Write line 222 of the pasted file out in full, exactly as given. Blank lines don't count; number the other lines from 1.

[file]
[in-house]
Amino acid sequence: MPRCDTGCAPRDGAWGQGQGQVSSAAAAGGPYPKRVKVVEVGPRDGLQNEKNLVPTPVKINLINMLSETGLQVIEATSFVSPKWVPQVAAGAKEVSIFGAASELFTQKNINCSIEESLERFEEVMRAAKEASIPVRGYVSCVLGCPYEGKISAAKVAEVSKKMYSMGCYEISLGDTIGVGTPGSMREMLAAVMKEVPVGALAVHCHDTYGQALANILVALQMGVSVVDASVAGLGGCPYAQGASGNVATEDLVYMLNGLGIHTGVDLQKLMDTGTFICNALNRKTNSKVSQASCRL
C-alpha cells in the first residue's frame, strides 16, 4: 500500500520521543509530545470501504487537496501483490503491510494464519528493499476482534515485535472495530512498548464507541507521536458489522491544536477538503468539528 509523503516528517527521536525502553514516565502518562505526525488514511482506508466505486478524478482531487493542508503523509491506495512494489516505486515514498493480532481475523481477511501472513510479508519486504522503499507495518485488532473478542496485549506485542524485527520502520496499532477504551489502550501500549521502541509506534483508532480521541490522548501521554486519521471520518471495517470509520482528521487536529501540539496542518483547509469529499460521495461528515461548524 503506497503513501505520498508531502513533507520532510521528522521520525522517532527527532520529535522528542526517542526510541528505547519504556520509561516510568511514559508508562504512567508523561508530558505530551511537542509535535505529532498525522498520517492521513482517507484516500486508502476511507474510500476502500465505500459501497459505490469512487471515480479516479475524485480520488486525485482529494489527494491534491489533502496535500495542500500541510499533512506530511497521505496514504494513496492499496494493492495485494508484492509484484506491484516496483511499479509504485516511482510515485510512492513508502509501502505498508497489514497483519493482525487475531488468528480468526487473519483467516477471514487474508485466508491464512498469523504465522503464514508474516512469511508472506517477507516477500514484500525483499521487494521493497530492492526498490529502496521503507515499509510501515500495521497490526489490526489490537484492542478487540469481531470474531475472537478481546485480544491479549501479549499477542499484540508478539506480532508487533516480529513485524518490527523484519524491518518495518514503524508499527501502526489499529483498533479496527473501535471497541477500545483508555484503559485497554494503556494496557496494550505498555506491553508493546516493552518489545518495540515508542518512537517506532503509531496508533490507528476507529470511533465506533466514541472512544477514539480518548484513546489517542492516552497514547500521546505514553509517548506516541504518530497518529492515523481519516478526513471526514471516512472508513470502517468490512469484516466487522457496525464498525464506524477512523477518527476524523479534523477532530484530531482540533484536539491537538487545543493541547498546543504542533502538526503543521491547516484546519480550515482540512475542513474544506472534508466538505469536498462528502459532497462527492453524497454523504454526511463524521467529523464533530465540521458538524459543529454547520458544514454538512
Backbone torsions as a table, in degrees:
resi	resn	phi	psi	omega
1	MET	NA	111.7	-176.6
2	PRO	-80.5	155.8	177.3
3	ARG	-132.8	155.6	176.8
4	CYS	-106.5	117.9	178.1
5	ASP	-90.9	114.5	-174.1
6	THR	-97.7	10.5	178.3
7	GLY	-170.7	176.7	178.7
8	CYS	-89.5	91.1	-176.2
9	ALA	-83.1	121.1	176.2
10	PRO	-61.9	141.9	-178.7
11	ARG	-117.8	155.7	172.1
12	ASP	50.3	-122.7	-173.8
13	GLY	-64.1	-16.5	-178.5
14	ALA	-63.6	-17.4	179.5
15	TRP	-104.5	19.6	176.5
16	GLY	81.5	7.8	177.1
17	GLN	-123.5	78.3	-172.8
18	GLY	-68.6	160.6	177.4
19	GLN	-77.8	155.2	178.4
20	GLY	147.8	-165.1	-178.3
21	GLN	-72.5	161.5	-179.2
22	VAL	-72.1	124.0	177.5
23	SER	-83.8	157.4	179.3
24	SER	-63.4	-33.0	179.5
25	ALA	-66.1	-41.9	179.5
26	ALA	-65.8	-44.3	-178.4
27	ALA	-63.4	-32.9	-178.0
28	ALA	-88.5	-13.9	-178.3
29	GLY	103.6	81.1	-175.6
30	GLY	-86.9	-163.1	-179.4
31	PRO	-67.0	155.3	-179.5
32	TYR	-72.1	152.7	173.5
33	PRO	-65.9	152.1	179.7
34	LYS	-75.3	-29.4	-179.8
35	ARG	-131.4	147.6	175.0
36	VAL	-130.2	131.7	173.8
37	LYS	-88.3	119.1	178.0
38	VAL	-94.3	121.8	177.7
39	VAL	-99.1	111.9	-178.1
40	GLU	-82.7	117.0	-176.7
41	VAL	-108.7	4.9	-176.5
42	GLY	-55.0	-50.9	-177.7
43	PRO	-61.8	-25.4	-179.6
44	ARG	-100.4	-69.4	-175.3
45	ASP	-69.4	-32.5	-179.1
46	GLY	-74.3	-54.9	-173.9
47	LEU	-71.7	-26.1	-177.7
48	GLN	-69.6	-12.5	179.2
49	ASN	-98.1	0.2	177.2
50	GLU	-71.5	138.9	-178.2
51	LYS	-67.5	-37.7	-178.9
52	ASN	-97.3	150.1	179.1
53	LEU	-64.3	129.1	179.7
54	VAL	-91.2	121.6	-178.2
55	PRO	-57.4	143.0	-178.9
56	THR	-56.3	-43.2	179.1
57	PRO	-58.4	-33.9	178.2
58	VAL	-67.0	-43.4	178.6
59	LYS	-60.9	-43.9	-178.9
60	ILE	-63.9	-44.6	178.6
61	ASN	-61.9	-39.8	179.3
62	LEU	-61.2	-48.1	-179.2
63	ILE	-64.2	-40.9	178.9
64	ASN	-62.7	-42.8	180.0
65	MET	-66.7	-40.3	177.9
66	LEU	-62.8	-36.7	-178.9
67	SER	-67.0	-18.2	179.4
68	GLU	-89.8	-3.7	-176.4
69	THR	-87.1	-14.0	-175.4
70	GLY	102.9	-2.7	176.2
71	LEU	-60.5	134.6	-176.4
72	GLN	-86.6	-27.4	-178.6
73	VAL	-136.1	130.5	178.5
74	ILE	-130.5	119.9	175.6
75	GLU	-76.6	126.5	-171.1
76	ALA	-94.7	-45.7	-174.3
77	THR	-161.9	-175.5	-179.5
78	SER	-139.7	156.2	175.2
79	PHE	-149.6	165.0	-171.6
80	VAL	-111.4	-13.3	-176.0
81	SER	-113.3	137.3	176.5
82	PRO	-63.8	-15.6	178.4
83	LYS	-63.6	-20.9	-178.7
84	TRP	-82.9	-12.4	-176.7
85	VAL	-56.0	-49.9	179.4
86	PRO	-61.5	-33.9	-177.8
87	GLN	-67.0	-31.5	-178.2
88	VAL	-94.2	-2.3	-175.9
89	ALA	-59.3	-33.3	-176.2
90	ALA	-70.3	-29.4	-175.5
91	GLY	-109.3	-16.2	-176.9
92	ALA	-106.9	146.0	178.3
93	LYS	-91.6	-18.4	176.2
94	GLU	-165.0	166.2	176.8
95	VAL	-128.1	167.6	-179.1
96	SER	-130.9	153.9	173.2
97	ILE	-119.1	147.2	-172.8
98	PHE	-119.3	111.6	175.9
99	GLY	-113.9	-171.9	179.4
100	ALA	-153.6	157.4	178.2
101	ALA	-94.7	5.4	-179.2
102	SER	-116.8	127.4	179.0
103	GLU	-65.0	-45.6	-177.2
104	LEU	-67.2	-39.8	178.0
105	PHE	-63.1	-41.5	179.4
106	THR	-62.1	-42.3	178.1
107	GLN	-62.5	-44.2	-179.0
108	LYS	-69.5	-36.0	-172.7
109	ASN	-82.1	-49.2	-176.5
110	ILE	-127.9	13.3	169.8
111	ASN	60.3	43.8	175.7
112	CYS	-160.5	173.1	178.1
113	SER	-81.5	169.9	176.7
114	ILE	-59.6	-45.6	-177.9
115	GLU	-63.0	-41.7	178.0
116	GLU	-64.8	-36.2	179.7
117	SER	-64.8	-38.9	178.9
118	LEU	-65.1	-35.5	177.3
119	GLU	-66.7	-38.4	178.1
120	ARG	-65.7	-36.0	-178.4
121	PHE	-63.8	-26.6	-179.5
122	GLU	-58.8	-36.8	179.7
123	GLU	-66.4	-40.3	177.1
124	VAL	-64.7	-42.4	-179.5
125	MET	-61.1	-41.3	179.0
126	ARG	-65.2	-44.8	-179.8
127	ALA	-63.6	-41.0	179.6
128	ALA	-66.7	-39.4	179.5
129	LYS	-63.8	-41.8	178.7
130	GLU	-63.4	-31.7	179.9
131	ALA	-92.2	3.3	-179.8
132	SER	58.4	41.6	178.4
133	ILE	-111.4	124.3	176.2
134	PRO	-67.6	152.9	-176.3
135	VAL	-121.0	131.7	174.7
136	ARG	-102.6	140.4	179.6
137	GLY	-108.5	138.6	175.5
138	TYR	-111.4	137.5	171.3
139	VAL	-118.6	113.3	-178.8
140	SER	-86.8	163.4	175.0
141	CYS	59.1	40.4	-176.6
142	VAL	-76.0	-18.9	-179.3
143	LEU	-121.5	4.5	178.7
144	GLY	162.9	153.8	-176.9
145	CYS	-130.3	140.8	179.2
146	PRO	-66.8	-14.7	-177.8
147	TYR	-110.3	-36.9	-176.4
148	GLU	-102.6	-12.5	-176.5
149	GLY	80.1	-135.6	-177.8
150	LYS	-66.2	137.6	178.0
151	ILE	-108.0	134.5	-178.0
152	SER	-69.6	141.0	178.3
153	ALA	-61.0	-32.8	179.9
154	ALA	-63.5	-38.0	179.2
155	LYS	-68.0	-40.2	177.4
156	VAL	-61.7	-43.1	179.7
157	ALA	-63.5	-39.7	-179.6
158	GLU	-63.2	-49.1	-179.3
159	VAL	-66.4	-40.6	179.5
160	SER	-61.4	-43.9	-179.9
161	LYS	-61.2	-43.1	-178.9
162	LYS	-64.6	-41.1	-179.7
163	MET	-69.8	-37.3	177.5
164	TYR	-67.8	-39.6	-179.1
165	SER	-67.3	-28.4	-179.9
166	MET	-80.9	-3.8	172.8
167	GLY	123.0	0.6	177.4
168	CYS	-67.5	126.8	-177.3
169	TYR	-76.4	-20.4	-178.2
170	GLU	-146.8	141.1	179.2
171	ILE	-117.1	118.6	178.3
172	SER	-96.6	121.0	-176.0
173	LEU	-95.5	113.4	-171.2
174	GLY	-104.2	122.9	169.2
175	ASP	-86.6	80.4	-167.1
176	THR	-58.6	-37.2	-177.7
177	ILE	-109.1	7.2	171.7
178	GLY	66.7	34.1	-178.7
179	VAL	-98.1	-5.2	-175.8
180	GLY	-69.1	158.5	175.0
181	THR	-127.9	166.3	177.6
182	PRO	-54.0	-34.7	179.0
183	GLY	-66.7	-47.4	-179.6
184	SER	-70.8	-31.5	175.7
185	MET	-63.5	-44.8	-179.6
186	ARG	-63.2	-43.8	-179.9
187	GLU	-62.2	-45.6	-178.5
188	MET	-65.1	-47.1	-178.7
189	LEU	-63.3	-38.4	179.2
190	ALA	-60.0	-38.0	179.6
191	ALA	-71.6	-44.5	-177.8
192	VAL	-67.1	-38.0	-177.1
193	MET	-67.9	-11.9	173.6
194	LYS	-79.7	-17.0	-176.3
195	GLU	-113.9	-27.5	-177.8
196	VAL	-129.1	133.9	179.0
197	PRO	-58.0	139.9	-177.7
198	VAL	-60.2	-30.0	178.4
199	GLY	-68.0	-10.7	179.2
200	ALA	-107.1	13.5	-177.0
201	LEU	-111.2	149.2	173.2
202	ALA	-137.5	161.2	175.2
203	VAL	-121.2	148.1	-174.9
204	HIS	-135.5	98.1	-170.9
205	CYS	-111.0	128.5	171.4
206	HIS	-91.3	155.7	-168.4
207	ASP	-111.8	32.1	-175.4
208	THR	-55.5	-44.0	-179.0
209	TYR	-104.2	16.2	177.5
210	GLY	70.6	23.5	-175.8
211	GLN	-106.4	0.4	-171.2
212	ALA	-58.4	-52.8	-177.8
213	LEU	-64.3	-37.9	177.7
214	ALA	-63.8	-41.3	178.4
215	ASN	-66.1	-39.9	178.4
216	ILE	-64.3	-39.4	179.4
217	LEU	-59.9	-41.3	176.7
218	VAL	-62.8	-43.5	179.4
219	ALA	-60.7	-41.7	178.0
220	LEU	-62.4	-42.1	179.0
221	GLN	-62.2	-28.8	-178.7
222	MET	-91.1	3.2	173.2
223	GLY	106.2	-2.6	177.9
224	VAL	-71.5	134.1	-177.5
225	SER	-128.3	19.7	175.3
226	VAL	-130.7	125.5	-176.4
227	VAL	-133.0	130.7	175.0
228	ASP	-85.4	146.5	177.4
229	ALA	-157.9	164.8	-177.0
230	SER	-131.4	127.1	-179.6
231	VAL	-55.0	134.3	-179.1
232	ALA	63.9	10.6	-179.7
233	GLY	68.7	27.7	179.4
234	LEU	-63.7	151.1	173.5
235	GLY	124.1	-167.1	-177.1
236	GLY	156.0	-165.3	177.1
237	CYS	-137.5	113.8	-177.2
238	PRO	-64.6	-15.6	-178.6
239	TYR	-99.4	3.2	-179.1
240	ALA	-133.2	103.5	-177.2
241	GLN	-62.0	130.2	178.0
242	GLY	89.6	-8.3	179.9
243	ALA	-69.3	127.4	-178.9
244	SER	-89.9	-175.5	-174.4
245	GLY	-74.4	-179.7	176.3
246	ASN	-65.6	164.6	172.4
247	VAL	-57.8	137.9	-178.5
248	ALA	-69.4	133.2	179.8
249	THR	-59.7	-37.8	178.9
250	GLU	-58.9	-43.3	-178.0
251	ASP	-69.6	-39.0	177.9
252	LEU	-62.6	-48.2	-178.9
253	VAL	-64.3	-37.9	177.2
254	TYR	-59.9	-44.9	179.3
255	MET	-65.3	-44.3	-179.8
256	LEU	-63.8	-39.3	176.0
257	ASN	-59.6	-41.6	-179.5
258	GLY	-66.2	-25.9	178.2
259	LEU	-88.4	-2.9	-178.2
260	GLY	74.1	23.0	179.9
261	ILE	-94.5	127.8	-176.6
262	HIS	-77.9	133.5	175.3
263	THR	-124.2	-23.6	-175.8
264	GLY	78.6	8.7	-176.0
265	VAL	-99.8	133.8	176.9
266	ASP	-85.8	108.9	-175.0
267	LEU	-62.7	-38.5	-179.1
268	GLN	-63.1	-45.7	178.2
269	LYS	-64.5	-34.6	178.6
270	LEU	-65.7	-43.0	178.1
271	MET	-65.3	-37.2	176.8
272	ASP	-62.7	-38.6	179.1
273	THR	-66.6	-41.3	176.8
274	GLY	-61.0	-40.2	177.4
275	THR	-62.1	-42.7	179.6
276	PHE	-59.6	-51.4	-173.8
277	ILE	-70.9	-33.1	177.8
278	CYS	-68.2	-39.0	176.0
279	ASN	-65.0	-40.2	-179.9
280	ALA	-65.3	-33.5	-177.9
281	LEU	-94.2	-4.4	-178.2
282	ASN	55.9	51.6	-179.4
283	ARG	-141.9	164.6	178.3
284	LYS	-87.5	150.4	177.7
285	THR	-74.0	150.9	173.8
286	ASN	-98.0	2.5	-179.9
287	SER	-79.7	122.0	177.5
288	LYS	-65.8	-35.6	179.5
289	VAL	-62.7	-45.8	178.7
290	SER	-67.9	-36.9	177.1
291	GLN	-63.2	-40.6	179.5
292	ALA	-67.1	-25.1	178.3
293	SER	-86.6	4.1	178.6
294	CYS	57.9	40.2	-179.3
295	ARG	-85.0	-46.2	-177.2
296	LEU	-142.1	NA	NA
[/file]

217	LEU	-59.9	-41.3	176.7